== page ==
Readers have also suggested the Caine Mutiny (source for the famous movie), A Sailor of Austria and Alastair McLean's work, none of which I have read (yet).


  1. March 29, 2019AlphaGamma said...

    On O'Brian- definitely read these if you haven't already. They are superbly written to the extent that even friends who otherwise dislike genre fiction enjoy them.

    I haven't read them in a while, but I have heard good things about Douglas Reeman, who wrote a huge number of novels both about the WW2 Royal Navy under his own name (he served in WW2 as an officer in destroyers on convoy duty, MTBs and landing craft) and about the Napoleonic Royal Navy under the pseudonym Alexander Kent.

    While perhaps not strictly fiction, Herman Melville's White-Jacket is also worth a read in my opinion- it's a partly fictionalised memoir of his 14 months as an ordinary seaman on USS United States in the 1840s, and was instrumental in the abolition of flogging in the USN.

    On space-naval SF:

    Quite a lot more of both the Honorverse and RCN series are available for free and legally online here- Mission of Honor has the latest selection of Honorverse stuff, while When the Tide Rises is the same for RCN.

    The Honorverse is fairly transparently (at least at the start) an attempt to write Hornblower-in-space, and the author has admitted this. The RCN stories are an equally transparent attempt to write Aubrey-Maturin in space.

  2. March 29, 2019Philistine said...

    I'll second Douglas Reeman. The character arcs may be a bit formulaic, but what's really neat IMO is that he often focused on ship types and/or theaters that don't usually get a lot of attention - monitors, escort carriers, MTBs in the Black Sea, armed merchants, and cruiser-submarines all spring to mind.

    For more "naval war in space" you might look at Elizabeth Moon, especially the Vatta's War series (starts with Trading In Danger). It doesn't neatly track to any particular historical period AFAIK; if pressed I would say it probably most resembles the colonization period in the 17th and 18th century.

    I found Safehold to be too Weber-y for my taste, and I didn't continue past the first book. It wasn't the infodumps, which weren't all THAT bad (you know - for Weber) in this one, but rather the habit he has of inventing hyper-conservative societies which have been almost totally impervious to change for centuries or millennia... until the protagonist turns up to show them The Way, that is, at which point almost the entire society* gleefully joins in completely reinventing their culture in much less than a generation.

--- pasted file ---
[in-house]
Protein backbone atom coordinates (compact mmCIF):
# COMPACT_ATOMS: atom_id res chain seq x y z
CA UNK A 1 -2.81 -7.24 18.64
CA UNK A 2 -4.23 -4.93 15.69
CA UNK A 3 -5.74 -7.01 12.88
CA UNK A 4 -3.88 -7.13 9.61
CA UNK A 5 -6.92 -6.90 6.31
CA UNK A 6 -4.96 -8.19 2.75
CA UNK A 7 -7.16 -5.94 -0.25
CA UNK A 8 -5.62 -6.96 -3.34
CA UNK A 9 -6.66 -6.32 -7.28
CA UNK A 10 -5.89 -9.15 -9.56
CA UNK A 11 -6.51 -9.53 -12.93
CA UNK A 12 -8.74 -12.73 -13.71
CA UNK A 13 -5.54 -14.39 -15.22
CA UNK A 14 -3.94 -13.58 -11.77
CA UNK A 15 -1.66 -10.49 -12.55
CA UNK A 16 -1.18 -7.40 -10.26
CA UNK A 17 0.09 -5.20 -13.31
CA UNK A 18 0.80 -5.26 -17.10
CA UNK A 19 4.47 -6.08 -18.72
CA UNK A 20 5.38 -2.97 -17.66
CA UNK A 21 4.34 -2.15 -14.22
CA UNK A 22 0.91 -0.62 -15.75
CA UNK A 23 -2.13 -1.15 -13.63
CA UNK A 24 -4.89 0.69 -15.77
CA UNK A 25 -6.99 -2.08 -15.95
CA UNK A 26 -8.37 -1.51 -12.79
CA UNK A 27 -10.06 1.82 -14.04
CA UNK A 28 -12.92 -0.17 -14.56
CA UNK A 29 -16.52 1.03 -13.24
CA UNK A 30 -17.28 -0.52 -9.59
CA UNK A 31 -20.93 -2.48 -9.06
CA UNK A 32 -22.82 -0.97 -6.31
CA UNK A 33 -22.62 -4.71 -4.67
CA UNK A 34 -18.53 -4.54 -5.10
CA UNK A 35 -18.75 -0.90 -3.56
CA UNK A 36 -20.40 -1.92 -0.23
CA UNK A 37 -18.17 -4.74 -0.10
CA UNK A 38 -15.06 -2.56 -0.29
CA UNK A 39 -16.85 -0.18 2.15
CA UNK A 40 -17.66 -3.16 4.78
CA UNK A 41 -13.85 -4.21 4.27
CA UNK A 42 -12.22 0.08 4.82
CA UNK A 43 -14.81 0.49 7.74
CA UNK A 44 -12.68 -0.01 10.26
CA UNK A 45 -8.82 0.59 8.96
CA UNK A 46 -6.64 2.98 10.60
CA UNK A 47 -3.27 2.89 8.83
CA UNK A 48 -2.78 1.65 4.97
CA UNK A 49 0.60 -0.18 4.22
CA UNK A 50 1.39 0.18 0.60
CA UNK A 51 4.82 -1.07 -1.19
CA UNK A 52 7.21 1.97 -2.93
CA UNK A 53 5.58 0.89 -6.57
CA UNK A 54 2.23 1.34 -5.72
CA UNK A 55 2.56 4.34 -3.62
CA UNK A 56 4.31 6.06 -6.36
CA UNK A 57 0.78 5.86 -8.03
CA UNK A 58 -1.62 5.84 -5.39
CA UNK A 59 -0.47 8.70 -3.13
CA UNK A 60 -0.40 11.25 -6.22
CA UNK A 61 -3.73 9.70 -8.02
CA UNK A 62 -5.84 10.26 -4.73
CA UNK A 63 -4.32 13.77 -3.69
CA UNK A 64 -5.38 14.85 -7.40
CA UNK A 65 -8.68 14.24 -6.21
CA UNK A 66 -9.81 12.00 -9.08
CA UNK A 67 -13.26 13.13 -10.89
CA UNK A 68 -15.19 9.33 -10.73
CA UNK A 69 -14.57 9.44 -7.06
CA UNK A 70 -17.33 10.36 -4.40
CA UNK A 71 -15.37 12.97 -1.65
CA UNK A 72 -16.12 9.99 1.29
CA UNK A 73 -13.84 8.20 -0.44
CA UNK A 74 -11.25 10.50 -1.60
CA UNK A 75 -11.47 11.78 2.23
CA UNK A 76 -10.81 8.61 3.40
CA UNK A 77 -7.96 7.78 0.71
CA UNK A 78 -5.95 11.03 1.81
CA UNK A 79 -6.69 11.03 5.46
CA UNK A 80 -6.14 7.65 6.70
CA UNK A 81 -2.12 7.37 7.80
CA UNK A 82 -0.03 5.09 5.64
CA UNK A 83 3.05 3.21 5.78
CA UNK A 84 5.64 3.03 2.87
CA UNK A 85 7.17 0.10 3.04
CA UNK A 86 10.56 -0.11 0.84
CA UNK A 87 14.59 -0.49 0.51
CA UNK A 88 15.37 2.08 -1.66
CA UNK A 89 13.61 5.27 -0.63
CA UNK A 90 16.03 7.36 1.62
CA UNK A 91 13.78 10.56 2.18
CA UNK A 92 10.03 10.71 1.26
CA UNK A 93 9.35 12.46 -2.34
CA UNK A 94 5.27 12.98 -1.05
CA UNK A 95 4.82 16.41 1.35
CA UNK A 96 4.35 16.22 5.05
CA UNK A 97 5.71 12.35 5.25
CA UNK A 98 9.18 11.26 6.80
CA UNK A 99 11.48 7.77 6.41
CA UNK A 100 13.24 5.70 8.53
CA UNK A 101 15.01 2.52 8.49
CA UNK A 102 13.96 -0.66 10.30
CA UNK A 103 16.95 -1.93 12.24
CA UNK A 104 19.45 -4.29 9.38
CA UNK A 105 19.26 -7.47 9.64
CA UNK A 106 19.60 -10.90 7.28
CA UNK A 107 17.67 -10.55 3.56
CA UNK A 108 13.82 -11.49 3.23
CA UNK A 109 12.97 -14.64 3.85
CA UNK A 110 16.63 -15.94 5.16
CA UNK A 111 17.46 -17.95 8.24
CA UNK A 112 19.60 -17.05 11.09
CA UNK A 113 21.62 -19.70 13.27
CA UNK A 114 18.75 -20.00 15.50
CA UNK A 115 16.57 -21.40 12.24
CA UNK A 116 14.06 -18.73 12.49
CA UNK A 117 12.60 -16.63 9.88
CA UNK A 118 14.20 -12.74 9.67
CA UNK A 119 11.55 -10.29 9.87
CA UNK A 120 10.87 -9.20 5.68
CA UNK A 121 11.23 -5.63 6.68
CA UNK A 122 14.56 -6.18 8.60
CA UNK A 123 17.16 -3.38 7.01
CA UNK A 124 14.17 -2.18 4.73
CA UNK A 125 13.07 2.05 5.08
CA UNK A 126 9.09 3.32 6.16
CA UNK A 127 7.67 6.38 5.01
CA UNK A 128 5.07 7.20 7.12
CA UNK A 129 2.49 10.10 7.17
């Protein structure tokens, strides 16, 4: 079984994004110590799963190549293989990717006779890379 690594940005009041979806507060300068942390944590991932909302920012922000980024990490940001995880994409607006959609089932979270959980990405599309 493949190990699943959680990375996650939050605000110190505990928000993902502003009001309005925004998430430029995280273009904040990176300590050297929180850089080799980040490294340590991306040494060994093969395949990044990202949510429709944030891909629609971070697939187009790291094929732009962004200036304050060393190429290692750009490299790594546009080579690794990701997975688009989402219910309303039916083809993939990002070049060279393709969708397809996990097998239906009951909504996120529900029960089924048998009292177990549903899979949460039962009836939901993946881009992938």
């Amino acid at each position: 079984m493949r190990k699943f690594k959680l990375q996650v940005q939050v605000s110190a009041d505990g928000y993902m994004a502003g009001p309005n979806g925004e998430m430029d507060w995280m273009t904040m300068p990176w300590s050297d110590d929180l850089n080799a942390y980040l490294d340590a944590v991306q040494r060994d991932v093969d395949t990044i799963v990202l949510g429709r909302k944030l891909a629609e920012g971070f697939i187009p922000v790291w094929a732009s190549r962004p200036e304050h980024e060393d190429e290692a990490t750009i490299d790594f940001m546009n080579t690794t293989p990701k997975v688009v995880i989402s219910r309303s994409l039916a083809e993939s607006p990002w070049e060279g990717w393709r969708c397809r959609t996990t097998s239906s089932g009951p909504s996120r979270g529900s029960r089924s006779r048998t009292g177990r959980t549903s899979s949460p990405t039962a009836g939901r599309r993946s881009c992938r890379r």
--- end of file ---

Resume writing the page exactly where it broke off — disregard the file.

• Usually everyone but the villains; and you know who the villains are because, first, they're cartoonish, mustache-twirling parodies of cardboard cutouts of black-hat-wearing Bad Guys, and second, they are the only characters in Weber's books who have anything less than glowing to say about his protagonists.
  3. March 30, 2019Pointenlos said...

    The Caine Mutiny is a classic. I have never seen the film, but the book is pretty great. Maybe a little bit too less technical for your taste, but there are different ways to tell a story. I'm still searching for another book as good as this.

    Das Boot is known as a short movie, as a long movie or as a television miniseries and since last year a new tv series. But it is an adaption of the original novel of the same name of Lothar-Günther Buchheim. Which is pretty good. The two sequels on the other hand: meh. Less nautical, more the inner life of the author. But the last one at least introduced me into the funny concept of nuclear powered cargo ships.

    I have a soft spot for Alexander Kent/Douglas Reeman's Bolitho series. But I read it as a teenager, I don't know if it stands the test of age. Or the comparison to Aubrey-Maturin or Hornblower, both which I still have to read.

    I do not recommend Patrick Robinson's novels. He worse than the worst novels of Clancy's later career.

    It's not grand literature, more a functional technothriller with a Mary Sue protagonist, but you may still be interested in James H. Cobb's Amanda Lee Garrett series. It plays in a near future (As seen from the late 90s, early 2000s, so somewhat now).

  4. March 30, 2019Johan Larson said...

    How about Alistair MacLean? He wrote "South by Java Head", "H.M.S. Ulysses", "The Lonely Sea" and "Ice Station Zebra".

  5. March 31, 2019John Schilling said...

    Since the submariners of WWII and the Cold War are already represented, I'll nominate "A Sailor of Austria" by John Biggins. Entirely fictional, but by an author who has done his homework and managed a style somewhere between O'Brian's "Aubrey-Maturin" and Frasier's "Flashman" series. Captures the feel of submarines as a very new and trouble-prone technology, and of winning victories that can't possibly matter in the name of a doomed empire.

    There are three prequels involving the same character's non-submarine adventures, on my list but haven't read them yet.

  6. April 01, 2019Manly Reading said...

    Can I recommend The Good Shepherd by C S Forester? Its really good Atlantic Convoy stuff. Like the convoy stuff in Clancy's Red Storm Rising - lots of subhunting.